In the post 1990, scenario I see “My Country My Life” autobiography of L.K. Advani with a foreword by Atal Bihari Vajpayee as important work for Kashmir narrative. It enables one to understand how BJP looks at the Kashmir problem and speaks about the four pronged strategy of the party in dealing with Kashmir. The author has also documented his talks with a section of the Hurriyat Conference which perhaps would have remain untold. I see phase five of his autobiography as important for telling the Kashmir story and New Delhi mind-set.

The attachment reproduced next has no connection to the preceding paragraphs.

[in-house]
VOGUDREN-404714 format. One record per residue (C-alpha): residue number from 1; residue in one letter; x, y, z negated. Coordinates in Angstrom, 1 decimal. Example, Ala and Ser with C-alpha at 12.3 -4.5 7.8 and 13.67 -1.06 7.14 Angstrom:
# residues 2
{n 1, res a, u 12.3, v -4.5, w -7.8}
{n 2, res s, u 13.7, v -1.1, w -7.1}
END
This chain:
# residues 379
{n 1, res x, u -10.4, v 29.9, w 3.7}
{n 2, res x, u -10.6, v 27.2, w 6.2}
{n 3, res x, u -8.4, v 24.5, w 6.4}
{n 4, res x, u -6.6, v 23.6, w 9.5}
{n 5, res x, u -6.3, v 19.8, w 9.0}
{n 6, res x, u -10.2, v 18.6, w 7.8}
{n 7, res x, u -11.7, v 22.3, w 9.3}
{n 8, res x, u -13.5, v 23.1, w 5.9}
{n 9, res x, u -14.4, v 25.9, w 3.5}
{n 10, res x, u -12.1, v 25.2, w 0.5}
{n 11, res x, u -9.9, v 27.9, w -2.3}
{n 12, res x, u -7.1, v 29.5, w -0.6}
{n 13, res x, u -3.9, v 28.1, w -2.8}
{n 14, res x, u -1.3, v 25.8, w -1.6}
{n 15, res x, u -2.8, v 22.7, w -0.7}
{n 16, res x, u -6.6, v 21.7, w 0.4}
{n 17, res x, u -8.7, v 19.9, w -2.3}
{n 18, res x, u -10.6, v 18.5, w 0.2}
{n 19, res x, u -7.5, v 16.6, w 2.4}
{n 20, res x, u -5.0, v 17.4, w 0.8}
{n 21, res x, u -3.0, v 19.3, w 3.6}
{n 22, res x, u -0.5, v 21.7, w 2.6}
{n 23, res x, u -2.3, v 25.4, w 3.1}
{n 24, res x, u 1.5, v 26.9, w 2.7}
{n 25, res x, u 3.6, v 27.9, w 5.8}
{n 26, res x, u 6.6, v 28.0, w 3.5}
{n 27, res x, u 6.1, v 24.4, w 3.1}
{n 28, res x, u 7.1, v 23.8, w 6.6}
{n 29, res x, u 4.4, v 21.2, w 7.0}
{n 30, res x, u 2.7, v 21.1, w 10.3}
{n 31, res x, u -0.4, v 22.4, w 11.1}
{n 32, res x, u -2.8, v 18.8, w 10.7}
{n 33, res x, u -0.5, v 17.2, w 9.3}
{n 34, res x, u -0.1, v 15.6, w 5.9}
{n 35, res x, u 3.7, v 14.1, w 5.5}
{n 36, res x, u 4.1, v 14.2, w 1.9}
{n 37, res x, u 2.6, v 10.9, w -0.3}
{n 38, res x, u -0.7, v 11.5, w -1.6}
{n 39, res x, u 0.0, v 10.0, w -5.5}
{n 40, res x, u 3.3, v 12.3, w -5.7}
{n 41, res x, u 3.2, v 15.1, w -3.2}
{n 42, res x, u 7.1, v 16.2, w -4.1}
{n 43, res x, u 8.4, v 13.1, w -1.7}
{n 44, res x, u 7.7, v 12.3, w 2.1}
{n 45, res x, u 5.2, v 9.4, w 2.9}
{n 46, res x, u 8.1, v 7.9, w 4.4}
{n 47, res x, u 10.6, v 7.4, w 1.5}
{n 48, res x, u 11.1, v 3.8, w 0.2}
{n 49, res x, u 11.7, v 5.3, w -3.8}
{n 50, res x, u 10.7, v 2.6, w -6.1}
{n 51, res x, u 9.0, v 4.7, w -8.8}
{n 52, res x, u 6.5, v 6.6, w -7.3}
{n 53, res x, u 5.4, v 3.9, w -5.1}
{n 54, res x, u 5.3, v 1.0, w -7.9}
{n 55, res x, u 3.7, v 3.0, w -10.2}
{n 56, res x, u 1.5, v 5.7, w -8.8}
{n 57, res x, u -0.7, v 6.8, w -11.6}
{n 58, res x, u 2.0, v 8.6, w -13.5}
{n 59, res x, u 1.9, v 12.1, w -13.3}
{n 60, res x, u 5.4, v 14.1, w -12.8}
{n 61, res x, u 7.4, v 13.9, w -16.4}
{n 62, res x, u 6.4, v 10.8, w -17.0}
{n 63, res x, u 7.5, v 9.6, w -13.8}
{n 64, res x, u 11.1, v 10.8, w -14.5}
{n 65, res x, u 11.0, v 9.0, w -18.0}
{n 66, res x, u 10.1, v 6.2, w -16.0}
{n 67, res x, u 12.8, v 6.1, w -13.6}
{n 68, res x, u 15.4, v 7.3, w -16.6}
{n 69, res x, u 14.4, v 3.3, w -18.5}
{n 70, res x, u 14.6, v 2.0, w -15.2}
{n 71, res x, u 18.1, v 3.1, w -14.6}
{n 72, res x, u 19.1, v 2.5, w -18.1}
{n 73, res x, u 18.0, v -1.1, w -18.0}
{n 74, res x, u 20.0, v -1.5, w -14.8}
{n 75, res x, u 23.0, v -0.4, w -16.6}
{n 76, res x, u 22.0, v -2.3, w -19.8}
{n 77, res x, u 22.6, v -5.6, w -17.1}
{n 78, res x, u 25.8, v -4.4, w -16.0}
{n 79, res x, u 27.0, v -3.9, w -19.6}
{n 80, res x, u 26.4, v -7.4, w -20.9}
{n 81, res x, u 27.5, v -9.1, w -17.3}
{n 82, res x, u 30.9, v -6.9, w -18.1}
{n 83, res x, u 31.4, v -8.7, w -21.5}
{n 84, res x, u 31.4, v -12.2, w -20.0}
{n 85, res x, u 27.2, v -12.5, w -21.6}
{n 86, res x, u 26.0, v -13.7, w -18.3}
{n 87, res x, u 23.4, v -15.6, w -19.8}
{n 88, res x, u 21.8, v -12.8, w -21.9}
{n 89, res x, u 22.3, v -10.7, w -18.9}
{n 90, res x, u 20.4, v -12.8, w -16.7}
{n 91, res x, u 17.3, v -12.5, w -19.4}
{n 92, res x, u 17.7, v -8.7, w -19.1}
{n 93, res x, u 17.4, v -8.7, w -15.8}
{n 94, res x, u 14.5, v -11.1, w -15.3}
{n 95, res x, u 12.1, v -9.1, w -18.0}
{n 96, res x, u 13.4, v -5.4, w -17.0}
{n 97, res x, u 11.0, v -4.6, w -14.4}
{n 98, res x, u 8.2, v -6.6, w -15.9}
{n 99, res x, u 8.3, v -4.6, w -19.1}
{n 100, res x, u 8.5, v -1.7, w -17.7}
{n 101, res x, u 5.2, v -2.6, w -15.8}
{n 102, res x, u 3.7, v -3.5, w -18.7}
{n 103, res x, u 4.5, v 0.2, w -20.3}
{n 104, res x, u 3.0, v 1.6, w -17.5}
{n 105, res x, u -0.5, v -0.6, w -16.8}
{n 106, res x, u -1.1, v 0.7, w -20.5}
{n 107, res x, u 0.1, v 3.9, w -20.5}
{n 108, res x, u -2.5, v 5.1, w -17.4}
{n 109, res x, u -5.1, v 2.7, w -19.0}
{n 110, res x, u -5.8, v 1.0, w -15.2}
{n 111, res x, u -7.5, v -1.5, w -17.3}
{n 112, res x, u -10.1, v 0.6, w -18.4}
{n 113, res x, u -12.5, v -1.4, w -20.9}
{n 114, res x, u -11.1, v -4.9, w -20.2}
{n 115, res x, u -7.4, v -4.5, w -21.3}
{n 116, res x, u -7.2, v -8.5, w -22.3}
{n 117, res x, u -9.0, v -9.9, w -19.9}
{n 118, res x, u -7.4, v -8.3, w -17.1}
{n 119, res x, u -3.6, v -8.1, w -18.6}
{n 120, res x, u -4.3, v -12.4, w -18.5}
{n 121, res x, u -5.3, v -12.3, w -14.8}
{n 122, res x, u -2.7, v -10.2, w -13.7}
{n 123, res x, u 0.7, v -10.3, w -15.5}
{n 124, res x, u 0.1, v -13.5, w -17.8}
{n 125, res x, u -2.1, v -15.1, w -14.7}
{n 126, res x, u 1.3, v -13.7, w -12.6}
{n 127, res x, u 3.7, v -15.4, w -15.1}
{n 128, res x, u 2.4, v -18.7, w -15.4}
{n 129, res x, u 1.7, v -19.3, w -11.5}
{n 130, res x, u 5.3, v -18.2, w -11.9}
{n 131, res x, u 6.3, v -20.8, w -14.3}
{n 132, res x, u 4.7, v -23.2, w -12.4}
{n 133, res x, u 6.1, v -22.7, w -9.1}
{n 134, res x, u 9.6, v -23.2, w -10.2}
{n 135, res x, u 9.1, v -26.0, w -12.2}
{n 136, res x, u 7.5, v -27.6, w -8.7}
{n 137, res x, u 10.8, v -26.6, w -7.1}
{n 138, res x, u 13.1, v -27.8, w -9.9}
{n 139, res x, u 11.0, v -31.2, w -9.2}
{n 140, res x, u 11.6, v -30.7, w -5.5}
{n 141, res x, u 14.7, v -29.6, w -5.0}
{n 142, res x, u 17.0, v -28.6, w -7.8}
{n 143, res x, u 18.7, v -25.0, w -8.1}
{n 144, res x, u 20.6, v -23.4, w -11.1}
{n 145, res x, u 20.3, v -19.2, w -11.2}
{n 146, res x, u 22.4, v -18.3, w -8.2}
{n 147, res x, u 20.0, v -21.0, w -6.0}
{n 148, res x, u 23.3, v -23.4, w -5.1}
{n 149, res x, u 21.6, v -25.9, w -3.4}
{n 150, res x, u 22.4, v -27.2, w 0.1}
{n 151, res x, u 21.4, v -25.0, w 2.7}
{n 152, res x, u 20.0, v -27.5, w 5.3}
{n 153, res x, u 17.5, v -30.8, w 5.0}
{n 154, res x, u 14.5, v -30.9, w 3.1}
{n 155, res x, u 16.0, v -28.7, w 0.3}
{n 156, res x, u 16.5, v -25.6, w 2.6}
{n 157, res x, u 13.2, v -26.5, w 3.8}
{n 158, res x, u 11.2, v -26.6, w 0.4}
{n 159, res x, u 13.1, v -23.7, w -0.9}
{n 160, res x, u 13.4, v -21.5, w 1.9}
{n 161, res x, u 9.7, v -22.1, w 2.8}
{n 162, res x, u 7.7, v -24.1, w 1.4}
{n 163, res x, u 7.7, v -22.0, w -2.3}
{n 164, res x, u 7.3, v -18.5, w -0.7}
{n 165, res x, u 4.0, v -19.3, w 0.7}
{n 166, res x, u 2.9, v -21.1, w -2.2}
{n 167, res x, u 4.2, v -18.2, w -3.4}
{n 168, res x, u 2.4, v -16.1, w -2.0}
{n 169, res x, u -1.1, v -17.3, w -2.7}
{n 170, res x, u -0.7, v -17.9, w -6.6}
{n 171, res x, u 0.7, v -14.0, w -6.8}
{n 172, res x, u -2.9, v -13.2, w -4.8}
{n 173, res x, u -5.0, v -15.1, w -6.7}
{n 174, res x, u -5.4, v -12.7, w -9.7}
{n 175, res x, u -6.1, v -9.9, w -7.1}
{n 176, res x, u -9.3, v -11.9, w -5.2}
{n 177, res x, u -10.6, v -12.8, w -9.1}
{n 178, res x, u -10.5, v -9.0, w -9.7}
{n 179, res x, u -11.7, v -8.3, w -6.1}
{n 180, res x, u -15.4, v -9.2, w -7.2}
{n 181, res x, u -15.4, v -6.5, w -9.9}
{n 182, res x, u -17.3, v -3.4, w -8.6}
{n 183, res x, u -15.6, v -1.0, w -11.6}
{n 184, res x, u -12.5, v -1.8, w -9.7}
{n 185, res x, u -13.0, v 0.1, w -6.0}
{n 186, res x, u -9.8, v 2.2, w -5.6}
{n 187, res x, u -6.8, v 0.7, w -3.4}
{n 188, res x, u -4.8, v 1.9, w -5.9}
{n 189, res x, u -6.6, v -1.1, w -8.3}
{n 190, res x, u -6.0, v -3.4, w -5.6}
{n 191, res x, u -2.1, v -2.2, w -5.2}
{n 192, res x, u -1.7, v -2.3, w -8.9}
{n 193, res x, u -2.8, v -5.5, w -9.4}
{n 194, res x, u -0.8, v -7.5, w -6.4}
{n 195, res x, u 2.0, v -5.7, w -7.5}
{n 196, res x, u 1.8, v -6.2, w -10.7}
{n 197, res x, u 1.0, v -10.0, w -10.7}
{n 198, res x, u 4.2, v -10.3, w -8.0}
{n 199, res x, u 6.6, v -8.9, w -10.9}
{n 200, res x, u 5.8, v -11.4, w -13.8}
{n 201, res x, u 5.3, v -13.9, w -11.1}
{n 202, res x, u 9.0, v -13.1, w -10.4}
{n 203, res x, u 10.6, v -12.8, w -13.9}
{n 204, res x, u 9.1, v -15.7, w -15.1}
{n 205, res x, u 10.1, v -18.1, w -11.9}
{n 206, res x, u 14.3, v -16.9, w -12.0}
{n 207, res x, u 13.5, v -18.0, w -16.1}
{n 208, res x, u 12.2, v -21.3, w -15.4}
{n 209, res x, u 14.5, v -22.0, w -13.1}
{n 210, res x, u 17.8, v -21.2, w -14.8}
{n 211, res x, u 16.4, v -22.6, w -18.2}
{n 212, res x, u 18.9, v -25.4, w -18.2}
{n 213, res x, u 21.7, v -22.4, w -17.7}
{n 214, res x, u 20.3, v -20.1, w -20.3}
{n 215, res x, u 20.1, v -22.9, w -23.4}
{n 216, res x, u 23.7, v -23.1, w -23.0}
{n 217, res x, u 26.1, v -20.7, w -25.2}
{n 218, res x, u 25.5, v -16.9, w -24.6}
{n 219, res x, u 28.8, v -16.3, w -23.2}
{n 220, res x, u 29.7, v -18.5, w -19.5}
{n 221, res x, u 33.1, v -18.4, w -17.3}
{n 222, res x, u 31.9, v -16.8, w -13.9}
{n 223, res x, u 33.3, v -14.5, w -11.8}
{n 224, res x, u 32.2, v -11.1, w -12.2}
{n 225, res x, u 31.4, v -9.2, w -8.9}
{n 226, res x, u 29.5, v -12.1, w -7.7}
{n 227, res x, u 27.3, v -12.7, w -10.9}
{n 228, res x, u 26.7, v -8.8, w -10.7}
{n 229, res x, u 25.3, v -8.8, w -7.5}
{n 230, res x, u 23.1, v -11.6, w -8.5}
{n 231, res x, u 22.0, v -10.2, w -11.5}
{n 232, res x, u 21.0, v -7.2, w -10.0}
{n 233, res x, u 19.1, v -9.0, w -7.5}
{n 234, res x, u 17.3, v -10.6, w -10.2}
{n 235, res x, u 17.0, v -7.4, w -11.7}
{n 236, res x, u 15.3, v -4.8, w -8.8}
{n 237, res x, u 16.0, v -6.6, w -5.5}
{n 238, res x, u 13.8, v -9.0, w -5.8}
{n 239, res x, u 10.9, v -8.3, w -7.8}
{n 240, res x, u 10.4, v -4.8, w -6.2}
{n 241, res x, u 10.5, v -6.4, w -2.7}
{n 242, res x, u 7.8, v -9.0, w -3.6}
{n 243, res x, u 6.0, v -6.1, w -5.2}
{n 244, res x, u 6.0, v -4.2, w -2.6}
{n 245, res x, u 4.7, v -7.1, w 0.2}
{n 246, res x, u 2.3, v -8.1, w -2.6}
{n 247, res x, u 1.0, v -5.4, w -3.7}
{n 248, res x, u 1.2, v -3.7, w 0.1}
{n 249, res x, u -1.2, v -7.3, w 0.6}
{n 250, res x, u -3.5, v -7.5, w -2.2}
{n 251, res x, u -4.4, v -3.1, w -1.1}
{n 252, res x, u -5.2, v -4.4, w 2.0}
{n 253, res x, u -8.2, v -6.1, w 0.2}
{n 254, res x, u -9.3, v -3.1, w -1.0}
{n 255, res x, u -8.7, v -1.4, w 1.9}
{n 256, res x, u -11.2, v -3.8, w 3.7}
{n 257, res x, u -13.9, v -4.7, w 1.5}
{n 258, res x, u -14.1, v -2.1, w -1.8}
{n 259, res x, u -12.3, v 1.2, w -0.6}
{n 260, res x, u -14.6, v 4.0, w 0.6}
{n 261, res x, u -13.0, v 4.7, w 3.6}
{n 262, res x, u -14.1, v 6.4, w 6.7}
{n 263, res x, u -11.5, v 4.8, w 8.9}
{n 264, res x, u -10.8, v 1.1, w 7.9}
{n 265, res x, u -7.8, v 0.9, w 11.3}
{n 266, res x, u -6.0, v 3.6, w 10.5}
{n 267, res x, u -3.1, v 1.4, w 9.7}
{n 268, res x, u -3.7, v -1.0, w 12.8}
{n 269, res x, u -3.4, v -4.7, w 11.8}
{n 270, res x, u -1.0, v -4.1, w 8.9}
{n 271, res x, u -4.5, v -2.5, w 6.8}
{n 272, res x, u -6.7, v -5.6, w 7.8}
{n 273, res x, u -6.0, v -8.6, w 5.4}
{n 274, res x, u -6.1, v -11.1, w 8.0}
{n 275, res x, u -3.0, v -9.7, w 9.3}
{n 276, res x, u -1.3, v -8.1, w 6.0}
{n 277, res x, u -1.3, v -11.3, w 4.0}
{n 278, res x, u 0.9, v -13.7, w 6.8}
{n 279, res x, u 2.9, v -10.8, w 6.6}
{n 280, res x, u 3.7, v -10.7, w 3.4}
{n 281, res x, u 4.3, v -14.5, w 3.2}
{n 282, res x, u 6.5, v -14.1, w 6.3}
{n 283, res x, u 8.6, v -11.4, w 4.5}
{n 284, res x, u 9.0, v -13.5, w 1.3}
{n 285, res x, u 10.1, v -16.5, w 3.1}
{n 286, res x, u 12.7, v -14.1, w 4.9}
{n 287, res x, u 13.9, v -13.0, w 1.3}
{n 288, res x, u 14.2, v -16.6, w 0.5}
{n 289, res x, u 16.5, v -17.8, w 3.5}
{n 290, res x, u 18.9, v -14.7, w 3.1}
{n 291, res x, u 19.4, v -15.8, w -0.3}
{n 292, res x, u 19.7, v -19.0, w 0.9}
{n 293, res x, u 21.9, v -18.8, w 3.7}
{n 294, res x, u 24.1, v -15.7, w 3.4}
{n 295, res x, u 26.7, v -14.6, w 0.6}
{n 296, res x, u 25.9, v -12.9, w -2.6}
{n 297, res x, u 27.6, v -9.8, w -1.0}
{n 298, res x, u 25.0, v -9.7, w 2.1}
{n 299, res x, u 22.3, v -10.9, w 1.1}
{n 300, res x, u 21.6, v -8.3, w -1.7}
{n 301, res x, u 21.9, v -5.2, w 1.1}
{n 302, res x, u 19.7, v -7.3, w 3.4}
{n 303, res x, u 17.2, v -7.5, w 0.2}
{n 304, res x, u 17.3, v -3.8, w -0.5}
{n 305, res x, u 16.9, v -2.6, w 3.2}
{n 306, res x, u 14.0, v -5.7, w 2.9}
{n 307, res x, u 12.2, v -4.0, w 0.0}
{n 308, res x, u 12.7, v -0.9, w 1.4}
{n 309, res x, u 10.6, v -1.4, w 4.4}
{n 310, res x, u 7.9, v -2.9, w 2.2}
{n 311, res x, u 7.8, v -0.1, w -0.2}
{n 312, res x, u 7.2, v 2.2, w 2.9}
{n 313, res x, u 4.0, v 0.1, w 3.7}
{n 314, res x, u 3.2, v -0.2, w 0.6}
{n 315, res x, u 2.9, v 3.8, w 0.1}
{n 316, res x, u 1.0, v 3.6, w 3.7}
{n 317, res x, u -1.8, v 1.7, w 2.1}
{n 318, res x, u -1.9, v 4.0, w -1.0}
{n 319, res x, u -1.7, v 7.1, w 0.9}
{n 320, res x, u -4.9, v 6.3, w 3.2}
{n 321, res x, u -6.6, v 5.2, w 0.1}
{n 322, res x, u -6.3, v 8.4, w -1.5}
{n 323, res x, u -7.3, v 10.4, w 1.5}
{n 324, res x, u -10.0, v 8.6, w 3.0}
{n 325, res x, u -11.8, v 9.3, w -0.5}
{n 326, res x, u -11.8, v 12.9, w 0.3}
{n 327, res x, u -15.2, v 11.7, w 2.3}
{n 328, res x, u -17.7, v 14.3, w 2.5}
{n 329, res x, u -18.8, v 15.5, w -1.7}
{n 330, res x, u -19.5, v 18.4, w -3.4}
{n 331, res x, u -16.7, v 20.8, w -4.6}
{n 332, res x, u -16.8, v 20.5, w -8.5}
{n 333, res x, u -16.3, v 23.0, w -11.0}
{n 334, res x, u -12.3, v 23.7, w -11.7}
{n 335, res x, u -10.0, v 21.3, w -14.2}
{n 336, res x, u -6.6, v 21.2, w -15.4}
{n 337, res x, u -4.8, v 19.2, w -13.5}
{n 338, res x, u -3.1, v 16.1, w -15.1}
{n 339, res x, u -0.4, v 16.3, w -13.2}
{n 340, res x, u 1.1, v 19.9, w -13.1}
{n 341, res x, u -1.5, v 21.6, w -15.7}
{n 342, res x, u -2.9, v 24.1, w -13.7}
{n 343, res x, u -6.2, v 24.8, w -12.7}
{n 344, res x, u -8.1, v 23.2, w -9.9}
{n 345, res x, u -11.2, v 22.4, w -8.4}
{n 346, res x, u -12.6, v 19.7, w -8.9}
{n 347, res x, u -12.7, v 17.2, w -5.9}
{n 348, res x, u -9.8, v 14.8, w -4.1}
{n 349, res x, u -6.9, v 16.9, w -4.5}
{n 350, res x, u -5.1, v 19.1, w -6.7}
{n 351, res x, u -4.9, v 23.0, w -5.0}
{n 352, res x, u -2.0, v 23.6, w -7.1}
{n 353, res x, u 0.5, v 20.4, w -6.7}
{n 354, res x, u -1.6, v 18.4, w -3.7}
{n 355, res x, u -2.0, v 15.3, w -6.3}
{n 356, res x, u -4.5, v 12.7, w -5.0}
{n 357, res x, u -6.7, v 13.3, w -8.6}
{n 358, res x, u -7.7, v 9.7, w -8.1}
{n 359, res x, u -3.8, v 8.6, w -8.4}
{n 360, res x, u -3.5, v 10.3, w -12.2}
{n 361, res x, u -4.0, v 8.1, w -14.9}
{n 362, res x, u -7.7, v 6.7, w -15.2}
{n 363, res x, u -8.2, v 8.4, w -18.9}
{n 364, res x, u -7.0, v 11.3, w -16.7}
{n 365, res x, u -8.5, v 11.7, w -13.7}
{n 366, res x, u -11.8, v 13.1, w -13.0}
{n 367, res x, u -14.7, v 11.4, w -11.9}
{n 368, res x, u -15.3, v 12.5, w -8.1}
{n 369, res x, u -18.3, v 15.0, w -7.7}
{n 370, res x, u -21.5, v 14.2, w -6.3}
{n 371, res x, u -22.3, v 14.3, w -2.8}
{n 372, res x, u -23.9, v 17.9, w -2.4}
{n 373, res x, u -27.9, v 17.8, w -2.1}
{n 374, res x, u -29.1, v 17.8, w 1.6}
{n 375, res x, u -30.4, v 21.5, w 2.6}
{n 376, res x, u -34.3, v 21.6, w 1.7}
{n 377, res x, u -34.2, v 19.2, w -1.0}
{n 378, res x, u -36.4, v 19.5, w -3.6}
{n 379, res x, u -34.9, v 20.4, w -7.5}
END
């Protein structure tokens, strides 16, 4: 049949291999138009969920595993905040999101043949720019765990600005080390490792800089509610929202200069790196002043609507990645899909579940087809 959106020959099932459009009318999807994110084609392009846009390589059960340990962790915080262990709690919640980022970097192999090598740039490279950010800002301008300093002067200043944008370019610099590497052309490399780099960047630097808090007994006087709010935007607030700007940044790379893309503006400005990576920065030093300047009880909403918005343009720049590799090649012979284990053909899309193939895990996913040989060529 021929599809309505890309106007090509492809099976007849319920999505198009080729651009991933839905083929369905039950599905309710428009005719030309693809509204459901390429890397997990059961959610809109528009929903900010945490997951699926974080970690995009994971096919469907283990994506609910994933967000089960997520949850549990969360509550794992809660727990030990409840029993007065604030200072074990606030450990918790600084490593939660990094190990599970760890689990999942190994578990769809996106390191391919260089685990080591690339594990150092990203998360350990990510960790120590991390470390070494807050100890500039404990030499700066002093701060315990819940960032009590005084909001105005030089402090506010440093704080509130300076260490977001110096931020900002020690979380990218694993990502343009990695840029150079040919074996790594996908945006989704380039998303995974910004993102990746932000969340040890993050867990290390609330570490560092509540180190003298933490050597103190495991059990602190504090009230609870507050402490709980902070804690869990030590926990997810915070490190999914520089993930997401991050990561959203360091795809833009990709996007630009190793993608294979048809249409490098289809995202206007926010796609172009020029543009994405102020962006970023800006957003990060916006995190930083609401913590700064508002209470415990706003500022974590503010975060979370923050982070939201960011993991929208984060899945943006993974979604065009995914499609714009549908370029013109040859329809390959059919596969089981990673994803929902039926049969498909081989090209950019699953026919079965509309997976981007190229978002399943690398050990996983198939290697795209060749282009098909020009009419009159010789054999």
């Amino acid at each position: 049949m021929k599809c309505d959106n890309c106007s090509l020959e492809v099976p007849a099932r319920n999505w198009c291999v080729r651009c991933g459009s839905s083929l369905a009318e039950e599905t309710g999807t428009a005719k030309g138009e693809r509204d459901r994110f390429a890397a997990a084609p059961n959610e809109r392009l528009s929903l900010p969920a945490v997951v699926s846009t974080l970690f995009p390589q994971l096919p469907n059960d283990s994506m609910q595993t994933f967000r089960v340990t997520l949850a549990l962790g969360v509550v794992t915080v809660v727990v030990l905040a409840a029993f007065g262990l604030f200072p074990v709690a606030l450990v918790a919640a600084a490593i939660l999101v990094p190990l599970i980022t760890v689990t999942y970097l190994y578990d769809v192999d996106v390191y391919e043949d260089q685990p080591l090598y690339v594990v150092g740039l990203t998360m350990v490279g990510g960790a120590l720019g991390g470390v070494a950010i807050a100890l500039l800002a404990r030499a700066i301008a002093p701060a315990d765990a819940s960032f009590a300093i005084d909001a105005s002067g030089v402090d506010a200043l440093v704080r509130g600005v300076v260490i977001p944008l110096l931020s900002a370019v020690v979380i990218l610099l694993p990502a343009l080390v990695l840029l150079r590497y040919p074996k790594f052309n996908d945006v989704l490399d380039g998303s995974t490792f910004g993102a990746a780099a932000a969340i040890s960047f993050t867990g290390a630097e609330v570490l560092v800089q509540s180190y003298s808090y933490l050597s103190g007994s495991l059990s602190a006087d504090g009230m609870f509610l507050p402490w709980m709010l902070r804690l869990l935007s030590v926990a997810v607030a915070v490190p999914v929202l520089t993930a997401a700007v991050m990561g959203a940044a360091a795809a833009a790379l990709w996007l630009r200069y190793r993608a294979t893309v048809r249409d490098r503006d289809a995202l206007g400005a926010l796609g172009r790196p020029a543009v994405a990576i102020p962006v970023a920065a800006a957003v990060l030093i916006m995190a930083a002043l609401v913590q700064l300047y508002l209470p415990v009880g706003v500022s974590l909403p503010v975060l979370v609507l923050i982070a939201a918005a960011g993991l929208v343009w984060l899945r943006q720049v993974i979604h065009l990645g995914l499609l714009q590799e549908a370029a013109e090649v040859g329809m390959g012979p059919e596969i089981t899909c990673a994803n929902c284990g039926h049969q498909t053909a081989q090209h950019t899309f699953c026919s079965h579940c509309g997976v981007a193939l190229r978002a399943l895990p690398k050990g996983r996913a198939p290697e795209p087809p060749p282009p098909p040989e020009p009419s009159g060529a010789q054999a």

Surprisingly, secretive-elitists approach of preceding and contemporary leadership in not telling whole story to people has not only confounded the people’s narrative but also made the goal hazier. Syed Ali Shah Geelani, is the only contemporary leader who has been documenting contemporary history and sharing behind the scene happenings and machinations with people. Third volume of his autobiography, ‘Wullar Kinaray’ has been published a few days back. It documents political struggle of the author exhaustively and also mentions about his personal life. It could be classified as memoirs not as biography.